Alberta Leads In Lost Jobs

Alberta leads in lost jobs

By Bill Mah
March 13, 2010 8:49 AM

EDMONTON—-Alberta was the only province that lost a significant number of jobs in February, but Employment and Immigration Minister Thomas Lukaszuk says many Canadians still view it as “the land of opportunity.”

Alberta lost 14,800 jobs in February, pushing its unemployment rate to 6.9 per cent, up 0.3 percentage points from the previous month, Statistics Canada reported Friday.

“Alberta was the only province with a notable employment loss in February,” said the federal agency.

But Alberta's rate was still third-lowest in the country. Only Saskatchewan's 4.3 per cent and Manitoba's 5.4 per cent were lower.

Alberta's rate was also well below the national rate of 8.2 per cent.

Alberta is a victim of its own success, Lukaszuk said.

“Because we are the third-lowest and we have this reputation of the land of opportunity from coast to coast, we continue to attract other Canadians from other provinces coming to Alberta, still searching for jobs,” Lukaszuk said.

“It affects our numbers.”

Statistics show Alberta's labour force grew by 2,900 in February compared with February 2009, but shrank by 8,400 people compared with a month earlier.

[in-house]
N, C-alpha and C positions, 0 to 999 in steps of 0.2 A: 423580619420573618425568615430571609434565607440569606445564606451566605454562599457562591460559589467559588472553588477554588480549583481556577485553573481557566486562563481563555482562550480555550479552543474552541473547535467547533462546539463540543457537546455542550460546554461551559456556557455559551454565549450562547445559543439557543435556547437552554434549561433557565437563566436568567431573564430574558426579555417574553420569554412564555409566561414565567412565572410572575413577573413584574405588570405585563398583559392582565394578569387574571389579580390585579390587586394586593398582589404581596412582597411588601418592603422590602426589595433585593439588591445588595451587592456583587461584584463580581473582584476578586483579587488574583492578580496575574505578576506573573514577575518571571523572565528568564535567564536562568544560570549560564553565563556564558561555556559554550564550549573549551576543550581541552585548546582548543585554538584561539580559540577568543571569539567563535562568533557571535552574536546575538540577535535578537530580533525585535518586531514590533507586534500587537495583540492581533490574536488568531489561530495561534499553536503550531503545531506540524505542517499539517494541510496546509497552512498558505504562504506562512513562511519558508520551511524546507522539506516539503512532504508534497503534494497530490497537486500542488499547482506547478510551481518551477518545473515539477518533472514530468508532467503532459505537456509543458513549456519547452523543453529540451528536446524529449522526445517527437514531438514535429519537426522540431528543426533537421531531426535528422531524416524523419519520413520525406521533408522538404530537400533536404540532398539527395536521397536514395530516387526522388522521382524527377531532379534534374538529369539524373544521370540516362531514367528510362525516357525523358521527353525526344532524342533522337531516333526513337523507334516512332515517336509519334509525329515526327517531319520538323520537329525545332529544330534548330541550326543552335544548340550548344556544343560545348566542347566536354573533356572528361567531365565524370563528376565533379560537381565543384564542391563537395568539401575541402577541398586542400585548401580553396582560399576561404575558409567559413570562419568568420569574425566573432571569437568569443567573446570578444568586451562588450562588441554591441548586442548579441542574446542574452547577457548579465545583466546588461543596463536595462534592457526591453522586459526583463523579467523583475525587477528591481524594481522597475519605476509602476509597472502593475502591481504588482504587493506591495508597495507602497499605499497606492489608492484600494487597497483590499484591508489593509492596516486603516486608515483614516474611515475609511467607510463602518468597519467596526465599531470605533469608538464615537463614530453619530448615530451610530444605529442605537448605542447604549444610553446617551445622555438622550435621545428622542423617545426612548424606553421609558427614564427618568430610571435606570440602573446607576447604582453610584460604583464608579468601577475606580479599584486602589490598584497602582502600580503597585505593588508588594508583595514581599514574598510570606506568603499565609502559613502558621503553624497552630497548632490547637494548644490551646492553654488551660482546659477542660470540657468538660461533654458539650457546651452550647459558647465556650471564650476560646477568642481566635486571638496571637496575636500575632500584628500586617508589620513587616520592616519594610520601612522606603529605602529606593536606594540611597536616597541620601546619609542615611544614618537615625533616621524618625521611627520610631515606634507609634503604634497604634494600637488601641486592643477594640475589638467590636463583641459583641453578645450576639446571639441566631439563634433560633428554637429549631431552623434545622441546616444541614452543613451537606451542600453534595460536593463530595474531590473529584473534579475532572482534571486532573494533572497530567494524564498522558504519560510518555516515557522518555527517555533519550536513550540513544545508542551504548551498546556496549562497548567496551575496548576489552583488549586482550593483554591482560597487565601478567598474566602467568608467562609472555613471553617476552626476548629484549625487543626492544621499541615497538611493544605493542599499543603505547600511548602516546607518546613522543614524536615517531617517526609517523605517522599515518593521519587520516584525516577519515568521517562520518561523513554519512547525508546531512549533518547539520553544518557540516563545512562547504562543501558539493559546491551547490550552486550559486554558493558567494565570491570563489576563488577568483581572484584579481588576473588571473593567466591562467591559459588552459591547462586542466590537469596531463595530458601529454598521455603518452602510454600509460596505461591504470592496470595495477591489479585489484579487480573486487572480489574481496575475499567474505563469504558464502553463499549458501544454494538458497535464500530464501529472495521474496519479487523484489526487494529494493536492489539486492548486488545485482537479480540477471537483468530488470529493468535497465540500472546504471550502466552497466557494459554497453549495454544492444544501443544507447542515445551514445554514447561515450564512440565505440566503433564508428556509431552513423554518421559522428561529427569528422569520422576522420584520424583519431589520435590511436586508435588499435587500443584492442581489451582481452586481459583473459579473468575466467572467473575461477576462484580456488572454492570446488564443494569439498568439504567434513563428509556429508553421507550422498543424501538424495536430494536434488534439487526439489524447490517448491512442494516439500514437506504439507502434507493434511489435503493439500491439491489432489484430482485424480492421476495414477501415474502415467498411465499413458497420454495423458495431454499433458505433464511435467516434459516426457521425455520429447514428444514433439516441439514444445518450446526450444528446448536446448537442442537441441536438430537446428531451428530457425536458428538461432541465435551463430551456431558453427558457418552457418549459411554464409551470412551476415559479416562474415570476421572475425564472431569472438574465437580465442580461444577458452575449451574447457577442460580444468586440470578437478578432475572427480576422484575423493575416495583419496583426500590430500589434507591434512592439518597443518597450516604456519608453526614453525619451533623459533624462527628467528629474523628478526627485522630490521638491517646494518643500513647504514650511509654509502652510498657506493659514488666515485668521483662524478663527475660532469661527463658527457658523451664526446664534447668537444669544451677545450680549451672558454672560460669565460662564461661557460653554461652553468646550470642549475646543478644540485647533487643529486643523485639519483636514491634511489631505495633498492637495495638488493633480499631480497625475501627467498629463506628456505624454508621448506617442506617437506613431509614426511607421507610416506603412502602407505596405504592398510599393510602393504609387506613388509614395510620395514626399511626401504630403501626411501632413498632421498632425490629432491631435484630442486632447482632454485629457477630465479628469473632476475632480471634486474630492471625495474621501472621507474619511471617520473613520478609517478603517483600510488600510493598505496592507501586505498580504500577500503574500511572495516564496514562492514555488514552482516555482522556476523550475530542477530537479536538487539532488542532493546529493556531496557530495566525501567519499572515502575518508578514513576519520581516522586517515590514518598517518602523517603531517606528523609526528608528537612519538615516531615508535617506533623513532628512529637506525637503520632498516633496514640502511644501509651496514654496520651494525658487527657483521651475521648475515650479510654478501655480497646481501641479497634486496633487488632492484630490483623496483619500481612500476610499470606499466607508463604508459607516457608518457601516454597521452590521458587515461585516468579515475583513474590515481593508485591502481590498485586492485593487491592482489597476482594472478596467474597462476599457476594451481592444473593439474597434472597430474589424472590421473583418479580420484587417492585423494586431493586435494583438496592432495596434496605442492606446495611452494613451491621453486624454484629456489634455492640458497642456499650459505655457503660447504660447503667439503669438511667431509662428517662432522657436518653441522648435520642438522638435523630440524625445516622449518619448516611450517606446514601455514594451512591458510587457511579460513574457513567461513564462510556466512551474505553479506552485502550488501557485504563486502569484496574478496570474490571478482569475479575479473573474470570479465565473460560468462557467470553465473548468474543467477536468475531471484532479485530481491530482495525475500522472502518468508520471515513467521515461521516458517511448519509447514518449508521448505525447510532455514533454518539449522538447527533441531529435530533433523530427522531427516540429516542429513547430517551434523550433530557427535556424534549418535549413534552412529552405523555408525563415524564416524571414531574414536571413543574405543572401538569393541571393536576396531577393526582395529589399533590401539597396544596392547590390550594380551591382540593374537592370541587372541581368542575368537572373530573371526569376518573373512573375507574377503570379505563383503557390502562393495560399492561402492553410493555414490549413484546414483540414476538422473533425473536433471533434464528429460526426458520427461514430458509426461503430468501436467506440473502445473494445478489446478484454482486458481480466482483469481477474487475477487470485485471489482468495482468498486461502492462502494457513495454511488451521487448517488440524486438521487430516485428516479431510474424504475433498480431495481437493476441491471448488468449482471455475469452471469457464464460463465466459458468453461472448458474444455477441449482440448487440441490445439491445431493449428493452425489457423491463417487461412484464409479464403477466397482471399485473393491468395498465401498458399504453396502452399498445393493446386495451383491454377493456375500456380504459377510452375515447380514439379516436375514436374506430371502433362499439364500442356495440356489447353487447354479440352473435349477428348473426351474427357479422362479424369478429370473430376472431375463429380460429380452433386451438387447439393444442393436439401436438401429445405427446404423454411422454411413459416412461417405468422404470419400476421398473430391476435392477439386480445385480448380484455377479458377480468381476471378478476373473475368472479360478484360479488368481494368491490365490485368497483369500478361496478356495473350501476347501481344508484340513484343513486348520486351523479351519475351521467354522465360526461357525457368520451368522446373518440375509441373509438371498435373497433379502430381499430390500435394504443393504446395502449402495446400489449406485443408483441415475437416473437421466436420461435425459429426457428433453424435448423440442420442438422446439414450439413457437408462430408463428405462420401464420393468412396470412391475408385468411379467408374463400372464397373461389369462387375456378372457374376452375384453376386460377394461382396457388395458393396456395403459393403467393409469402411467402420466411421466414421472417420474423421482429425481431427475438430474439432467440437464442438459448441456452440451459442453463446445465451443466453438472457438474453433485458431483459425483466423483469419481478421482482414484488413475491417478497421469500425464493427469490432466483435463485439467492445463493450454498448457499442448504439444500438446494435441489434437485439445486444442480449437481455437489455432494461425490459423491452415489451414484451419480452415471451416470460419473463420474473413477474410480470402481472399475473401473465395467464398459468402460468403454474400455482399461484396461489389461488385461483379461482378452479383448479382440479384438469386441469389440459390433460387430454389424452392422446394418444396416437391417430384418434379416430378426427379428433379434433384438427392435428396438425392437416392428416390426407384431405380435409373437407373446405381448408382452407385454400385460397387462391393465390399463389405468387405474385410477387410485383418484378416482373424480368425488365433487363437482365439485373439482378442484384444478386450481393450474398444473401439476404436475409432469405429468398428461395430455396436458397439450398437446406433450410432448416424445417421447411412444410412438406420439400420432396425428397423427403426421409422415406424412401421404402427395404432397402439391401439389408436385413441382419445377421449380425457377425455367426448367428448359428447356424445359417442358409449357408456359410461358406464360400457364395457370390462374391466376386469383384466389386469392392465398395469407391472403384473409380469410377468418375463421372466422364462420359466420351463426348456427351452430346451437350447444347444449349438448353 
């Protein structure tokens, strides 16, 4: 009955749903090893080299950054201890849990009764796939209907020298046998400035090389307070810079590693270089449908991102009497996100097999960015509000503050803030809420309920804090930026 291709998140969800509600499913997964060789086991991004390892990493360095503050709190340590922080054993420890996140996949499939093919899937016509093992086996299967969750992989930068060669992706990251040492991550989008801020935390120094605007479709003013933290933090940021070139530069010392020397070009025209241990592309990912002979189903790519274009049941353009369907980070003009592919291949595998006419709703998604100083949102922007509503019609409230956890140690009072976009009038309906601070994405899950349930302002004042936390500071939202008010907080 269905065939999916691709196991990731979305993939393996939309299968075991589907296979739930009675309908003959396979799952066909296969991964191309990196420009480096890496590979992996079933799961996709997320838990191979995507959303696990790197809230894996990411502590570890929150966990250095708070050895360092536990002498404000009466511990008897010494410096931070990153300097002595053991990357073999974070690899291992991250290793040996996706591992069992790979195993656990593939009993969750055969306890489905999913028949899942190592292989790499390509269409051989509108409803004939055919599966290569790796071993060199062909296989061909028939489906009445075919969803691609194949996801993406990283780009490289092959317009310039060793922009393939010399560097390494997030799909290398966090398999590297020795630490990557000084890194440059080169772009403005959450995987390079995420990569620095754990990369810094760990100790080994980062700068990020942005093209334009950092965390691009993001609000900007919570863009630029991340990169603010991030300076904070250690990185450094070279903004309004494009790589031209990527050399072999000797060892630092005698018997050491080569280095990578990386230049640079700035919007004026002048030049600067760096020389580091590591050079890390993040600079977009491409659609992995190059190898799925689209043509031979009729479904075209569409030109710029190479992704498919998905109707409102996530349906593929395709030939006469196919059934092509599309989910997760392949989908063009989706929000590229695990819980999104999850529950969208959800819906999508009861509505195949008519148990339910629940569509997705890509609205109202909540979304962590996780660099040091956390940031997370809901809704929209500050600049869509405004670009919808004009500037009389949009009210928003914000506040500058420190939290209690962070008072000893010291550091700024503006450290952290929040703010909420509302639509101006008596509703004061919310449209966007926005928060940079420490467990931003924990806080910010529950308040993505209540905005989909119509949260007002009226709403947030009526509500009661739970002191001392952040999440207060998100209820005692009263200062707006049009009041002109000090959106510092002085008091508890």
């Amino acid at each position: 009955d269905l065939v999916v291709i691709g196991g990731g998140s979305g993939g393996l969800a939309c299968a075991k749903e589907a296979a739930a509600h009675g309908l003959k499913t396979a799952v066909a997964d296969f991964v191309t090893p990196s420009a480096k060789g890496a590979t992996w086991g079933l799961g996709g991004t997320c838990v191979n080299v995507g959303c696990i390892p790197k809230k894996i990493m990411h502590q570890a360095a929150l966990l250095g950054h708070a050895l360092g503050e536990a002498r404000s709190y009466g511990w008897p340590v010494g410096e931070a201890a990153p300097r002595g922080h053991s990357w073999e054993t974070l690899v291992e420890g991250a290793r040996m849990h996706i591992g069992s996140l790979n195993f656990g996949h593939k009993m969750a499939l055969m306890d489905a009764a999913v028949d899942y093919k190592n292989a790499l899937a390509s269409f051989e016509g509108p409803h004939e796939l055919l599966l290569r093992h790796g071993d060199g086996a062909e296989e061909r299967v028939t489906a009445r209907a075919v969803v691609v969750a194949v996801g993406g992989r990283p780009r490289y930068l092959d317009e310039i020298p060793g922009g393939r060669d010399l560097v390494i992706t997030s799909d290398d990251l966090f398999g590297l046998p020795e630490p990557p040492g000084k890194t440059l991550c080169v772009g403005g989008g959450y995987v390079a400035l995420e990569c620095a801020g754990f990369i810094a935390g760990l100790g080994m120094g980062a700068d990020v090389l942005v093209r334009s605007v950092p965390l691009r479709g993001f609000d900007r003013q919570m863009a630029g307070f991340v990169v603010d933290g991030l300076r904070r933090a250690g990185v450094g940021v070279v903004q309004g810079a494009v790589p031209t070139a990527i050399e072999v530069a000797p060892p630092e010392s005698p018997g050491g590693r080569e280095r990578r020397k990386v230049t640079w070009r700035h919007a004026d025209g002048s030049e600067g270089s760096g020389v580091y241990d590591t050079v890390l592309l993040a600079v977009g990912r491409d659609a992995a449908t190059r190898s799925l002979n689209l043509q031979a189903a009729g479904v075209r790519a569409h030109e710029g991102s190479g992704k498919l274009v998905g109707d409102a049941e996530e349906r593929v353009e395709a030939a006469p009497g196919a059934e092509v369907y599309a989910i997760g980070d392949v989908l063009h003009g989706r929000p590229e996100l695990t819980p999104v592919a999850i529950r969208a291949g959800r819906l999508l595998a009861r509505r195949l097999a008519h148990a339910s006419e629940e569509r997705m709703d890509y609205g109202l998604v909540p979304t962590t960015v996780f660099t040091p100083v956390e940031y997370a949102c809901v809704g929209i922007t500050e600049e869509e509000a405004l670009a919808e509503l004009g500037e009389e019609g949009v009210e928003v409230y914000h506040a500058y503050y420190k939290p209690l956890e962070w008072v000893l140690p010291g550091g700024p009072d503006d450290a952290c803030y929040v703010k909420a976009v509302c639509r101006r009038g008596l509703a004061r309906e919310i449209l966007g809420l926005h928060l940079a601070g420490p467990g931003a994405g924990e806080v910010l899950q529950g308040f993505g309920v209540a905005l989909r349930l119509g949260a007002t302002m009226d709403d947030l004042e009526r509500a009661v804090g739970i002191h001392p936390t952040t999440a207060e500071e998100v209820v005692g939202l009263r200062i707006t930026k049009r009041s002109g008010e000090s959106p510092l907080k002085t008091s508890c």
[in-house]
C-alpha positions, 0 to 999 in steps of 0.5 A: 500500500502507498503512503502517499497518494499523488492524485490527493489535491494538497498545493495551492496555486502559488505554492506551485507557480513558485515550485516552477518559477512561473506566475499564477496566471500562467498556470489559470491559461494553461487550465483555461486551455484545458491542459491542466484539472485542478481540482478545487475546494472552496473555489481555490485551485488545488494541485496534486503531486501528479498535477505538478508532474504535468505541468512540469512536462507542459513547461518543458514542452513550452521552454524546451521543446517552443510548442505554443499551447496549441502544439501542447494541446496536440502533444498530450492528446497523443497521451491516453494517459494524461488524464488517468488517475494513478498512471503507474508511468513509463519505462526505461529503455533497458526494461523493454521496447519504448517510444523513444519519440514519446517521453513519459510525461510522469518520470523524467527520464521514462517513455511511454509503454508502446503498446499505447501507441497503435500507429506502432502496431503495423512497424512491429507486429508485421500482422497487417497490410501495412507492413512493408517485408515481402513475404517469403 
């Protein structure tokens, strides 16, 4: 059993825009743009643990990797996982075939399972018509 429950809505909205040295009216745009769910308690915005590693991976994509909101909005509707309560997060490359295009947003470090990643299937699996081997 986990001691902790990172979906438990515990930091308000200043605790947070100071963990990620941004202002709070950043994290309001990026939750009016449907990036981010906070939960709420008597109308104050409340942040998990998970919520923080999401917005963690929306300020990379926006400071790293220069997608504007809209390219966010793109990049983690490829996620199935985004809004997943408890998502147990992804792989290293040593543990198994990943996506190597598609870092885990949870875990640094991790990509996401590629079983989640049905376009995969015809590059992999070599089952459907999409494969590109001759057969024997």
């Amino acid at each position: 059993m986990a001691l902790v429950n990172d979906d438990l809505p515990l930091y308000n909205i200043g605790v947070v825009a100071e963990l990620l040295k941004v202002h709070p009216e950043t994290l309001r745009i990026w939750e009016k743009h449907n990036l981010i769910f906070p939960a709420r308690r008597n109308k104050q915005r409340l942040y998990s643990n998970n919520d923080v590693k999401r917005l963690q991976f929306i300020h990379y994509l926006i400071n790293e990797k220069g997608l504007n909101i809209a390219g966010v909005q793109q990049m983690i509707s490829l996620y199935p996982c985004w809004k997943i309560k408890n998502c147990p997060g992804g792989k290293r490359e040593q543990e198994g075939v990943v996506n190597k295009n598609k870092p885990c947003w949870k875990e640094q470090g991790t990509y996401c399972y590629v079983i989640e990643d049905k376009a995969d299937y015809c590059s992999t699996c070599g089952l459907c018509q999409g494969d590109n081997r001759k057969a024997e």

Lukaszuk welcomes an influx of jobseekers.

“We still have a steady flow of migrants coming into Alberta, which is good because the economy will improve. (Thursday's) announcement is slated to create approximately 8,000 new jobs just in 2011 and 2012, so we will need those people,” Lukaszuk said, referring to the provincial government cutting royalty rates for conventional oil and gas.

Nationally, the jobless rate slipped 0.1 percentage points to 8.2 per cent in February. Employment rose by 21,000 jobs, with large gains in full-time work, the federal agency said.

Of Alberta's lost jobs, 14,300 were full-time. This also bucked the national trend, which saw more than 60,000 full-time jobs created, offsetting the loss of 39,000 part-time jobs.

Most of jobs lost in Alberta were in educational services, wholesale and retail trade and agriculture.

But the province gained jobs in manufacturing, forestry, fishing, mining, oil and gas.

Lukaszuk said Alberta is still slowly recovering from recession, and the labour market will fluctuate.

“Obviously I don't like seeing the unemployment rate going up, but the fact of recovery is it's not a straight line up. It's up and down, up and down, but always ratcheting up.”

Todd Hirsch, a senior economist with Edmonton-based ATB Financial, agreed, calling the jobs market a roller-coaster.

“The downturn in the jobs market in February does not suggest a trend toward deteriorating economic conditions,” Hirsch said, in his weekly economic bulletin.

“Monthly ups-and-downs are typical, particularly in a post-recession period, such as this, when economic growth is returning slowly.

“With improvements in foreign trade, rising oil prices, and better conditions in the rest of Canada and the U.S., Alberta's economy will continue to gain traction. Recently announced changes to the royalty regime could also give an added boost to employment in the energy sector.”